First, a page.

Respiratory tree


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(Zool.) the branched internal gill of certain holothurians.

See also: Respiratory

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* In the respiratory tree, this increase in IgA production leads to enhanced protection against cold and flu viruses.
Weibel's respiratory tree model [7], first reported in 1963, was adopted in the ICRP text book of the respiratory tract and is still cited in papers published in the 2000s [8, 9].
Bilious material was refluxing into the respiratory tree, which was contaminated by thin, green stained secretions, which bubbled during bronchoscopic suctioning through the lima bean sized communication between the trachea and GI tract.
The ventricles and the false and true vocal cords are the most common sites for localized amyloidosis in the respiratory tree. (4) Other sites are the eye, the orbits and the major and minor salivary glands, while sub mucosal deposits have been observed in the nose, paranasal sinuses, nasopharynx, oral cavity, oropharynx, tracheobroncheal tree and lungs.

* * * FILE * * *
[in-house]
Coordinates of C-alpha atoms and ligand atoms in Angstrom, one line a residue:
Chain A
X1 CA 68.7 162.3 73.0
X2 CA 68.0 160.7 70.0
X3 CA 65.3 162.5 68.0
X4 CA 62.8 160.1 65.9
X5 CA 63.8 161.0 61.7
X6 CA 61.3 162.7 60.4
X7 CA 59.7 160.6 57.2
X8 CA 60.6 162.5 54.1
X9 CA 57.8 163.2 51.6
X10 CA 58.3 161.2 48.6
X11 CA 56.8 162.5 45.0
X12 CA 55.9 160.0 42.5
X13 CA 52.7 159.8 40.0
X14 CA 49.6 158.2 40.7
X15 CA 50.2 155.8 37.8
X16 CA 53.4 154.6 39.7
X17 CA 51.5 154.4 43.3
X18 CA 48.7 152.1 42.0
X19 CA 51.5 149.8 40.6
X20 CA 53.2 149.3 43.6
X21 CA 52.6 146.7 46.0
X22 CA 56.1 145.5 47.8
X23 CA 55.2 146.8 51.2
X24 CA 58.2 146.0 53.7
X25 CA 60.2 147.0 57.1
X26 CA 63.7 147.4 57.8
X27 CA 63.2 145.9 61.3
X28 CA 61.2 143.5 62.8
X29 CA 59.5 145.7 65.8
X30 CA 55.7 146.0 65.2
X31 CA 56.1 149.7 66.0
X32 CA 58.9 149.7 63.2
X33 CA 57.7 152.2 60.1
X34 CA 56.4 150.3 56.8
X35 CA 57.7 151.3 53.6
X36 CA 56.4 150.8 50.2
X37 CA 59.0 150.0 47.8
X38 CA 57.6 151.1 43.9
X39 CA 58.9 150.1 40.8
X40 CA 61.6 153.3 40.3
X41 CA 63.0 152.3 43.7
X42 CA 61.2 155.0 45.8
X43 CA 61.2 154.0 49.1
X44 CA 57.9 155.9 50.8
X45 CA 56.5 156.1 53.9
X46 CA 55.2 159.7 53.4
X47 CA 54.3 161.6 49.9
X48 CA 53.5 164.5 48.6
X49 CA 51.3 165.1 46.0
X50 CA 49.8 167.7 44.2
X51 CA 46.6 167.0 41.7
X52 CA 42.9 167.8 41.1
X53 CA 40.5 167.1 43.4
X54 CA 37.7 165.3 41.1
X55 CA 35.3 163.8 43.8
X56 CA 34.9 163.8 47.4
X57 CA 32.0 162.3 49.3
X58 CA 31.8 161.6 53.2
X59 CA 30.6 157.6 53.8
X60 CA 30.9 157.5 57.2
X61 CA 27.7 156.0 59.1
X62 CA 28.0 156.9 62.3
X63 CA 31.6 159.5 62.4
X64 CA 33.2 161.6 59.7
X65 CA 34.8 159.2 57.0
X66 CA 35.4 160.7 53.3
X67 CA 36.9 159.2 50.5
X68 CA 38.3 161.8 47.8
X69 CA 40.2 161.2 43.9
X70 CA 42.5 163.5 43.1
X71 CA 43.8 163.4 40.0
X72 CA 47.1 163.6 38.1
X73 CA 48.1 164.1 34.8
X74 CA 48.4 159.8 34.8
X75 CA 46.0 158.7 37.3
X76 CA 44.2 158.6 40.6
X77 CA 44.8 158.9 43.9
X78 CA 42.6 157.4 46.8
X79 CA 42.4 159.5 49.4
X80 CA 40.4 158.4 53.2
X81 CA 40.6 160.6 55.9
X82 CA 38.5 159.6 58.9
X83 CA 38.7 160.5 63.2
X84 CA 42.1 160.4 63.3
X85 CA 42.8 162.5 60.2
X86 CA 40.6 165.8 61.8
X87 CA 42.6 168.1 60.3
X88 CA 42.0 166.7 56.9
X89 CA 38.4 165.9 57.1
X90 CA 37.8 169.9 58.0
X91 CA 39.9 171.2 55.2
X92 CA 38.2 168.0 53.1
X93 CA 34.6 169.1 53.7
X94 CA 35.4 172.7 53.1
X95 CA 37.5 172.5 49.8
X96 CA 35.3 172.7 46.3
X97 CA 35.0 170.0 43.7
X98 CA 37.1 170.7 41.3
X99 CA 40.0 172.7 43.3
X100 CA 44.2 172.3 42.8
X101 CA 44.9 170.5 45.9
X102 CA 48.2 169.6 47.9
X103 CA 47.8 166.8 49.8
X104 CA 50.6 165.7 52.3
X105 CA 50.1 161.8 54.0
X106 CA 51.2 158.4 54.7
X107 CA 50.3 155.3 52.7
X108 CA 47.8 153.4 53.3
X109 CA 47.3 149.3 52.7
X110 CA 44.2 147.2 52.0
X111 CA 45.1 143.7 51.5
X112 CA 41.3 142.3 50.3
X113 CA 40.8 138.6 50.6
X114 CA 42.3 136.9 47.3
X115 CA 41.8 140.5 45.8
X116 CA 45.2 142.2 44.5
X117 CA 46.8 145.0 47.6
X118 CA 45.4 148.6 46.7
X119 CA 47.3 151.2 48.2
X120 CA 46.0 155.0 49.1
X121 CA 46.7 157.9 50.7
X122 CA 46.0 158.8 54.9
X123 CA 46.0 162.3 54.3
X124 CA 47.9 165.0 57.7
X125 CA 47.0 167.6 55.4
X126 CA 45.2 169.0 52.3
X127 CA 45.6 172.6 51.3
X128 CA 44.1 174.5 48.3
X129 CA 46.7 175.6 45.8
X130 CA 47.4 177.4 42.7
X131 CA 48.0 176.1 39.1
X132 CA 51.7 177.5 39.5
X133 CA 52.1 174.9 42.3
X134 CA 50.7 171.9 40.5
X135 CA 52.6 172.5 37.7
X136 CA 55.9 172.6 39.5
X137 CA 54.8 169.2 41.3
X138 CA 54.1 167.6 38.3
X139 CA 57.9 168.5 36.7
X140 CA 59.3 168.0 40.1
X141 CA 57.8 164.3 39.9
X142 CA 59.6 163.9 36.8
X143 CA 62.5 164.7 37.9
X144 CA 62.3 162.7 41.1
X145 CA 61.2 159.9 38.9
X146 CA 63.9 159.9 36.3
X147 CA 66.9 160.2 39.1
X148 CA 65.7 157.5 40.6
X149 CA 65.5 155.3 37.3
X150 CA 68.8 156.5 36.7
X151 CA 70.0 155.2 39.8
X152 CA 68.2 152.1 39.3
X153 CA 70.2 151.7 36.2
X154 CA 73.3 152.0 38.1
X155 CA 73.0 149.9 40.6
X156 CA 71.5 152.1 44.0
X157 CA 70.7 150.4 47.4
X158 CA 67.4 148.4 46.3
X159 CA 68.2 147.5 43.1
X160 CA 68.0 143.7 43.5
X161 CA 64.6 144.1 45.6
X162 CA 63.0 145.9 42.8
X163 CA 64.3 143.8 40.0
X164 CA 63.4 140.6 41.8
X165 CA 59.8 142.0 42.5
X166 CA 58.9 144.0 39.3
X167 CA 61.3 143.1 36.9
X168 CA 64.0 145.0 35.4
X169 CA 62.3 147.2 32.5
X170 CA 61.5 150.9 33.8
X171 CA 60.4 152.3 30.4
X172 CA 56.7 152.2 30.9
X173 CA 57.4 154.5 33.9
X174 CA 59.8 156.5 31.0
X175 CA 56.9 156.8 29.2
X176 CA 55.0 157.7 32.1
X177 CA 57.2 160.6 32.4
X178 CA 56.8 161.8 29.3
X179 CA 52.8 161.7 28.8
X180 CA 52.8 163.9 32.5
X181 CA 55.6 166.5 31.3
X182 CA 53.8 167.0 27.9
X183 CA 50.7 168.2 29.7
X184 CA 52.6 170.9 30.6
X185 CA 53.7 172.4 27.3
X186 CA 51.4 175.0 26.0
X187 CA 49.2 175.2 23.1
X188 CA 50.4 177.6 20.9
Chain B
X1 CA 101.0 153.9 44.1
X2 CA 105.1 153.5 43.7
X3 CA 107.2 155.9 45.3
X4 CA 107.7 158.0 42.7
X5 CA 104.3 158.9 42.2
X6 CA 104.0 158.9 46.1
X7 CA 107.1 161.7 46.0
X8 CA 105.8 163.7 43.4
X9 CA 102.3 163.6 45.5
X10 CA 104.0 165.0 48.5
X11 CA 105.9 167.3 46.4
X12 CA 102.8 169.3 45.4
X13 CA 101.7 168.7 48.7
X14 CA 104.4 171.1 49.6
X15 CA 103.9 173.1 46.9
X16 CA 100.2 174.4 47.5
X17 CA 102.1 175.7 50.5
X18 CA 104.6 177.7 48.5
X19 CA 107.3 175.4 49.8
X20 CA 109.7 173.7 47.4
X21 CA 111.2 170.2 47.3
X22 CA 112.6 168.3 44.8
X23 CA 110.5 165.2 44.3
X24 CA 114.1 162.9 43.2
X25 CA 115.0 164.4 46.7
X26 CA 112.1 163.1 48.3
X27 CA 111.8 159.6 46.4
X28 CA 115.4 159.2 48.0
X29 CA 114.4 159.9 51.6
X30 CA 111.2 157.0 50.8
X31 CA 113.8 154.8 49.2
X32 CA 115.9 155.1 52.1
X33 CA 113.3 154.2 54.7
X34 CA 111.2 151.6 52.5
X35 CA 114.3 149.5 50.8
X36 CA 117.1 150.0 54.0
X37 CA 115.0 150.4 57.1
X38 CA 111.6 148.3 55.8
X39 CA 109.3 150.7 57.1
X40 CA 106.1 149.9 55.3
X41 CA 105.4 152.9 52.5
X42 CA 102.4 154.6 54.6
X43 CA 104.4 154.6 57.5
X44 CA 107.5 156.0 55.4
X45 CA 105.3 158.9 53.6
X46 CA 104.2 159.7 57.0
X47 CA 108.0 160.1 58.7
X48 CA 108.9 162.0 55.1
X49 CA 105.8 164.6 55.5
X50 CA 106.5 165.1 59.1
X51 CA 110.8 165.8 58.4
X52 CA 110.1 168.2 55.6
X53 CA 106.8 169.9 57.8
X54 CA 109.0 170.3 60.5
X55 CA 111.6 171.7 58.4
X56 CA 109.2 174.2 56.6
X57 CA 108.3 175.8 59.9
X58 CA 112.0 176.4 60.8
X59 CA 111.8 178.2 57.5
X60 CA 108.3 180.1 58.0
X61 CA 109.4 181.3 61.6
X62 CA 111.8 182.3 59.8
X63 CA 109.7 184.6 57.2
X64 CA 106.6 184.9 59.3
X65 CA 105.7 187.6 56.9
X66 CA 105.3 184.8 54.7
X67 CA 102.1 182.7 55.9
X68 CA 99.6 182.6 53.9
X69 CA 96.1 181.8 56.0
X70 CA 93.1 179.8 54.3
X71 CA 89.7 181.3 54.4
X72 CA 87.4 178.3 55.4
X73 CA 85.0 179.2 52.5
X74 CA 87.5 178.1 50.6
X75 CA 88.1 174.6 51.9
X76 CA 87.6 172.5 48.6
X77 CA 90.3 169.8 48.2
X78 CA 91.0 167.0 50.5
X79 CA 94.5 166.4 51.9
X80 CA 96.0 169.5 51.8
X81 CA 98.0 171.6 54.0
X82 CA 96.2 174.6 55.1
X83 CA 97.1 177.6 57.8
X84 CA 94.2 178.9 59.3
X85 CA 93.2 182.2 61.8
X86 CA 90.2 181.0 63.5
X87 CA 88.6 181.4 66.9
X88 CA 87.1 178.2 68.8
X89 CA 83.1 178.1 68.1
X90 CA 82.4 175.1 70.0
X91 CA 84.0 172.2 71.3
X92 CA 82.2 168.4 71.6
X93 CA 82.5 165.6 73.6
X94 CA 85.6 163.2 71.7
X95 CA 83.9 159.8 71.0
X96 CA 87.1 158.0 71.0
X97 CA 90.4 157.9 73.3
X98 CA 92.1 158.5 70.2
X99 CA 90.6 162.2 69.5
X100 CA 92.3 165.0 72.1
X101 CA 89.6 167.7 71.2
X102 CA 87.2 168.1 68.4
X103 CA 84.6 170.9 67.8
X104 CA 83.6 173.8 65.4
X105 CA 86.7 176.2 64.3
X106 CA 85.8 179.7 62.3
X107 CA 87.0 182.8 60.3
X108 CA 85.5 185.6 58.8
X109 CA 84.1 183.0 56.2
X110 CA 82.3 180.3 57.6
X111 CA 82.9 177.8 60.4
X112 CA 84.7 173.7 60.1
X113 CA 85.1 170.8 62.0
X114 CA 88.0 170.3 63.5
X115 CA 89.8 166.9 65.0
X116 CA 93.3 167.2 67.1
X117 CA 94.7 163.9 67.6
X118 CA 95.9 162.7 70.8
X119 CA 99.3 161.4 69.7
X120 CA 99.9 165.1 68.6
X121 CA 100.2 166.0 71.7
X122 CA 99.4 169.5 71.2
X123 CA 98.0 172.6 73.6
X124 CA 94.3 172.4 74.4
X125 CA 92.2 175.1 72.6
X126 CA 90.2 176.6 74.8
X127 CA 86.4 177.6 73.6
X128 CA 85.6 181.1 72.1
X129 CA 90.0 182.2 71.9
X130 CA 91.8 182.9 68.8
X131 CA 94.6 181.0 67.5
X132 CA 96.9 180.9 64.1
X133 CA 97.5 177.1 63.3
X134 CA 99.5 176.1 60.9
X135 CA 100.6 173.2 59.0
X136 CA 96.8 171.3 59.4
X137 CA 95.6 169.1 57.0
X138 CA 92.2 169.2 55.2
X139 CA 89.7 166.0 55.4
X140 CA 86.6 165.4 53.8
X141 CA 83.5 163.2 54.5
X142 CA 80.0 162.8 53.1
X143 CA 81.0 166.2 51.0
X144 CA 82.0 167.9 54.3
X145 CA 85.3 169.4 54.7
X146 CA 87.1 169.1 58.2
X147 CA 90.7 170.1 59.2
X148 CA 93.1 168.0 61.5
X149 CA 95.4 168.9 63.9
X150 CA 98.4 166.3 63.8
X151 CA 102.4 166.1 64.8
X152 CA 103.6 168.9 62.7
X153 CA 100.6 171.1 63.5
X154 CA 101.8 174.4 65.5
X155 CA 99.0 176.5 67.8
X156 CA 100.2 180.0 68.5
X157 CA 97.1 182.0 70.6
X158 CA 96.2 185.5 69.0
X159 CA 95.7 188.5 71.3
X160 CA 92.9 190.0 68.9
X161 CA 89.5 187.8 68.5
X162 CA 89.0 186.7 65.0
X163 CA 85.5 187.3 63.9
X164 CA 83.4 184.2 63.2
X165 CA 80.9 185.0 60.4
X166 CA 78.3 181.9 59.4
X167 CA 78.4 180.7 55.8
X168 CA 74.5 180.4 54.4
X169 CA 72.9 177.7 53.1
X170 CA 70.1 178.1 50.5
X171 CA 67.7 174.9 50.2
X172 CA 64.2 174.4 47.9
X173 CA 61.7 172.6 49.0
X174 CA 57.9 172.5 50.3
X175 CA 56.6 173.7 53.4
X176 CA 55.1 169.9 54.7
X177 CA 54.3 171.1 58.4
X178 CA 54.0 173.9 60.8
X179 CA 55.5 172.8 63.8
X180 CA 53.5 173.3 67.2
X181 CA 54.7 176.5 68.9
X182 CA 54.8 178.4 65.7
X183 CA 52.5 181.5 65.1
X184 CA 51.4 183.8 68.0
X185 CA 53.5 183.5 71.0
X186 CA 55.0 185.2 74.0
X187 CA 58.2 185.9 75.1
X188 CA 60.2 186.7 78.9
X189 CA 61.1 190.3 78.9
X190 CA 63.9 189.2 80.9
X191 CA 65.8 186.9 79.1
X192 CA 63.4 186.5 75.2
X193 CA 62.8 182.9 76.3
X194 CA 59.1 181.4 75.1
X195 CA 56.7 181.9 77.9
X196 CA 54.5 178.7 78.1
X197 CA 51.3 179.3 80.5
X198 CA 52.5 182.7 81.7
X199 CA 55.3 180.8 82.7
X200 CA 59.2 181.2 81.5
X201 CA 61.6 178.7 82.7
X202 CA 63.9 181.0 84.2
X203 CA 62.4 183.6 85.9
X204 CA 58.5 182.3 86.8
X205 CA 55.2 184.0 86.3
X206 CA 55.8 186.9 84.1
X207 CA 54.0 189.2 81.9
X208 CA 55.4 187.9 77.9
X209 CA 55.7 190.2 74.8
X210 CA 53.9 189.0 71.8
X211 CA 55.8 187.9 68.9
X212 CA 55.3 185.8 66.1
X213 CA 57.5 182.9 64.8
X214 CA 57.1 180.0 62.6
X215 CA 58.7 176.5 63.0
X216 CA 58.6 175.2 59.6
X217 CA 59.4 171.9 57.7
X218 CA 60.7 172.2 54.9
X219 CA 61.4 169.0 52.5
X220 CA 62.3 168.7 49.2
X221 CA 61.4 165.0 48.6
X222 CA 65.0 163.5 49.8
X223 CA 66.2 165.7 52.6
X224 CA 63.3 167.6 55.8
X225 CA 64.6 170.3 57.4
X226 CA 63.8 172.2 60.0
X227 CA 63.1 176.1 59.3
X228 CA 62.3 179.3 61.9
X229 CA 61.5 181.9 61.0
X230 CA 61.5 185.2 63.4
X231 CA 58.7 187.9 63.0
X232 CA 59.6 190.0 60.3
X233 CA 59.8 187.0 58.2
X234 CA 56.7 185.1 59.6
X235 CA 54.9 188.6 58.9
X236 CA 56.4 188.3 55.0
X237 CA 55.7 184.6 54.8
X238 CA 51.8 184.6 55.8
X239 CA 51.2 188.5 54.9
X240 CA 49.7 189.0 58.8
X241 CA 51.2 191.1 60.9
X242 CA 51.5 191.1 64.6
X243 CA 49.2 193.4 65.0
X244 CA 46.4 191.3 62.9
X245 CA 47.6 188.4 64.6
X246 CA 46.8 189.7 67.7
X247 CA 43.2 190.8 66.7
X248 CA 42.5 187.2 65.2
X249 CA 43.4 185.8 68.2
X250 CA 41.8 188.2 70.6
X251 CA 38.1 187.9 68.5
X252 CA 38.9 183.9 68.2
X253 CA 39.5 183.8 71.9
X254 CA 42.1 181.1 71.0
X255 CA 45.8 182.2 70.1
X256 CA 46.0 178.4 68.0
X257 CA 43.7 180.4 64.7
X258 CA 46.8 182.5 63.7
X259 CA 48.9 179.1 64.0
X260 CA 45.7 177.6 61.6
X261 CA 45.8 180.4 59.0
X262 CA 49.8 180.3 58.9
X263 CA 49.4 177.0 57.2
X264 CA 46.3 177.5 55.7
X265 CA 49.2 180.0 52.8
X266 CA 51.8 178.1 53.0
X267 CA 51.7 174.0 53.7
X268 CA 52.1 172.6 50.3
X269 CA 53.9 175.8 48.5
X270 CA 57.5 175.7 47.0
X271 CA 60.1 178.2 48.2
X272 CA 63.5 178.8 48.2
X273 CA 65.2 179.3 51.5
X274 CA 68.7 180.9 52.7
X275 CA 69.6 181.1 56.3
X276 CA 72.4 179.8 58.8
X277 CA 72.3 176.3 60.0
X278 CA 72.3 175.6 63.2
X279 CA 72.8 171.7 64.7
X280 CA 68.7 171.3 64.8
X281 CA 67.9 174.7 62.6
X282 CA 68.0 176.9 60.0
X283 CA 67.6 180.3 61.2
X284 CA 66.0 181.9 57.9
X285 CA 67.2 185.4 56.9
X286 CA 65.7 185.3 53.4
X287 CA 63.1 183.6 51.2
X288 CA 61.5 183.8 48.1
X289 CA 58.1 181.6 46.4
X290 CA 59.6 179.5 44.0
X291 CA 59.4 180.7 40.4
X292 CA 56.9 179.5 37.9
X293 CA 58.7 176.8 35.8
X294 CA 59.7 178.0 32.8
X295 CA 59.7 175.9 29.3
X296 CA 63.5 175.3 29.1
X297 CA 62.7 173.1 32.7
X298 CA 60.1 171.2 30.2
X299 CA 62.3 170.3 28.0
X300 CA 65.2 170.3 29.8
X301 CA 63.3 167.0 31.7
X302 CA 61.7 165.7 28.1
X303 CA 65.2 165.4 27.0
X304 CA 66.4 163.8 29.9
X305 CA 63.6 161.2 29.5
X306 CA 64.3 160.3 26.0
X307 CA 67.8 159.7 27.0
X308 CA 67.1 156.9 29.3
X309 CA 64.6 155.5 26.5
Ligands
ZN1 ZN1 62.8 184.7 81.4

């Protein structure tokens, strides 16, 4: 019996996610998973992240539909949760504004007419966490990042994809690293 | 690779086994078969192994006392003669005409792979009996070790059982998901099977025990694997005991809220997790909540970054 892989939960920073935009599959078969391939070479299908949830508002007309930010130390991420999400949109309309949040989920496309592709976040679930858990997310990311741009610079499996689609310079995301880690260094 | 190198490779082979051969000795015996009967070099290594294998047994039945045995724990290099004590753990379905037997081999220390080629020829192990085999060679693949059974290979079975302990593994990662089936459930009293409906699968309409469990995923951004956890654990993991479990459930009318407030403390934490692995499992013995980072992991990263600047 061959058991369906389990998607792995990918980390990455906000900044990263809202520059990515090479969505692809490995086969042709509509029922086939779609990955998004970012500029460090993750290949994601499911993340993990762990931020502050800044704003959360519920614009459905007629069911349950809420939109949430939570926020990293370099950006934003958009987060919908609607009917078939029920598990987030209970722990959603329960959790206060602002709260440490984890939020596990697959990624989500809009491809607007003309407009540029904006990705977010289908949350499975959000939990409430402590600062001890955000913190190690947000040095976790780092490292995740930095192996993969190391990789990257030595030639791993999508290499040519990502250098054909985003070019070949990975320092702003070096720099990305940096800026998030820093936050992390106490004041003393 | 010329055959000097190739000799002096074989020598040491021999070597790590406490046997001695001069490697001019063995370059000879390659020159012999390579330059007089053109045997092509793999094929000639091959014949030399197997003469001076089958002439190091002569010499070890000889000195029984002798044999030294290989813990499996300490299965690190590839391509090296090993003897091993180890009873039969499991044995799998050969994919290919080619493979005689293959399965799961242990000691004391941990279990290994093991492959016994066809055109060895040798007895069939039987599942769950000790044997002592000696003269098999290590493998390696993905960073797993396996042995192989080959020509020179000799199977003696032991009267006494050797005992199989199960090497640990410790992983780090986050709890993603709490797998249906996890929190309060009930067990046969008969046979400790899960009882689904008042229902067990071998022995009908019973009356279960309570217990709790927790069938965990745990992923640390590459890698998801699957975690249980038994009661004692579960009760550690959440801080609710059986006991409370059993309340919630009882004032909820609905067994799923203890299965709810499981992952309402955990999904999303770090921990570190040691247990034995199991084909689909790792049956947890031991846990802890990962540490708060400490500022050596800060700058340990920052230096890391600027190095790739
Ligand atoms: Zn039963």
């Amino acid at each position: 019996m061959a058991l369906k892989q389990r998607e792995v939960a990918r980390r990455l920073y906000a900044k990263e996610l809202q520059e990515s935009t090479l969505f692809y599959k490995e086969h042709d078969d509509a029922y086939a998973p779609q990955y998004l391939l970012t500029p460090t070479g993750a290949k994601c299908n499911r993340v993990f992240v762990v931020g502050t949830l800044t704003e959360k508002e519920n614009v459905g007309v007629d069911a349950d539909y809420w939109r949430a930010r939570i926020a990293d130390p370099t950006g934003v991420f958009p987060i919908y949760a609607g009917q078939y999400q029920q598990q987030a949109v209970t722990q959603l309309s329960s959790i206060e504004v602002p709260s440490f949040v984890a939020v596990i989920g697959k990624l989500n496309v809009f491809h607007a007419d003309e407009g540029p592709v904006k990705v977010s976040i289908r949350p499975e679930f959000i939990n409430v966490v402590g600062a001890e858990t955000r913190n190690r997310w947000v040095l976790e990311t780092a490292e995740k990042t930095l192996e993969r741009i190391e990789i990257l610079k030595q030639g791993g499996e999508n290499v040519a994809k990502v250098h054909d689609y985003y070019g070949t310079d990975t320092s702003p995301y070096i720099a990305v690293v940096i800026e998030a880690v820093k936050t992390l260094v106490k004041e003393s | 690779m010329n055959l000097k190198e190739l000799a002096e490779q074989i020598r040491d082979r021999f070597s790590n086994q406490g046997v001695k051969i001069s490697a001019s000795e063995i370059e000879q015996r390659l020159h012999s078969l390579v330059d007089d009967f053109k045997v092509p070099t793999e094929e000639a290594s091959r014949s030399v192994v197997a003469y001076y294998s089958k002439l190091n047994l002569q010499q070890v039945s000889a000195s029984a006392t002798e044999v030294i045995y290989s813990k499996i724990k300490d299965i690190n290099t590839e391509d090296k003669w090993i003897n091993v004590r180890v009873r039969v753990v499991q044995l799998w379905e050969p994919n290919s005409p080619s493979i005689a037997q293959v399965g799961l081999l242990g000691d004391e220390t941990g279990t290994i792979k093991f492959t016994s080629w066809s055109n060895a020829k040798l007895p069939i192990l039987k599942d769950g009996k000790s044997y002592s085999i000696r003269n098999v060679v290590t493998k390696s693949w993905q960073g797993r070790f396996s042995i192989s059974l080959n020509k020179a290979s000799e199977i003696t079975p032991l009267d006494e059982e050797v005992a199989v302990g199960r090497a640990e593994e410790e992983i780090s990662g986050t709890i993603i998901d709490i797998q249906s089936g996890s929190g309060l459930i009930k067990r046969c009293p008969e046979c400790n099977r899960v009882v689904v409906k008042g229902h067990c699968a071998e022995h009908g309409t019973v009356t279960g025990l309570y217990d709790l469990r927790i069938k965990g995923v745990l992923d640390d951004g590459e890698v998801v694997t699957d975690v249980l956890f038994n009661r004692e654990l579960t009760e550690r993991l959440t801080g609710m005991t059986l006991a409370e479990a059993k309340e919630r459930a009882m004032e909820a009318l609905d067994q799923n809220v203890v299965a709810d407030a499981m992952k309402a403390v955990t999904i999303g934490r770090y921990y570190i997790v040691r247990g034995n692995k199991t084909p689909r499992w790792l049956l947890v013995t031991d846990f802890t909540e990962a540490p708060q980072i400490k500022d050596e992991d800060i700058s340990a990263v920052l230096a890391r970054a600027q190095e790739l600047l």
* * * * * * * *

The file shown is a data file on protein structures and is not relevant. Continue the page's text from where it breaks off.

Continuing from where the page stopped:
People cough because viral infections cause excess mucus to form throughout your "respiratory tree" --from your nose, down your throat, down the airways deep into your lungs.
Physiologic change is increased mucus production and reduced cilia beat, resulting in stasis of thickened mucus in the respiratory tree. Thus the stage is set for compromise in the immune response.
The irritant effect of cigarette smoking on the respiratory tree with resultant inflammation might be a contributing factor.
Respirable particles of air pollutants and gaseous agents affect different parts of the respiratory tree depending upon their inherent characteristics [57].
Cohen adds that cigarette smoke exposures go well beyond the respiratory tree. He explains, "Many of the products of tobacco get into the blood stream and can thus affect bacteria in distant locations"--in the joints, heart, and gastrointestinal tract, for example.
When the stethoscope is applied 'smokers rales' are heard over the entire respiratory tree ...
Five T-bar tagged animals experienced a punctured respiratory tree caused by the tagging gun.
Whether the viruses were equally transmissible in 1918, whether they had identical patterns of replication in the respiratory tree, and whether one or both also circulated in the first and third pandemic waves, are unknown.

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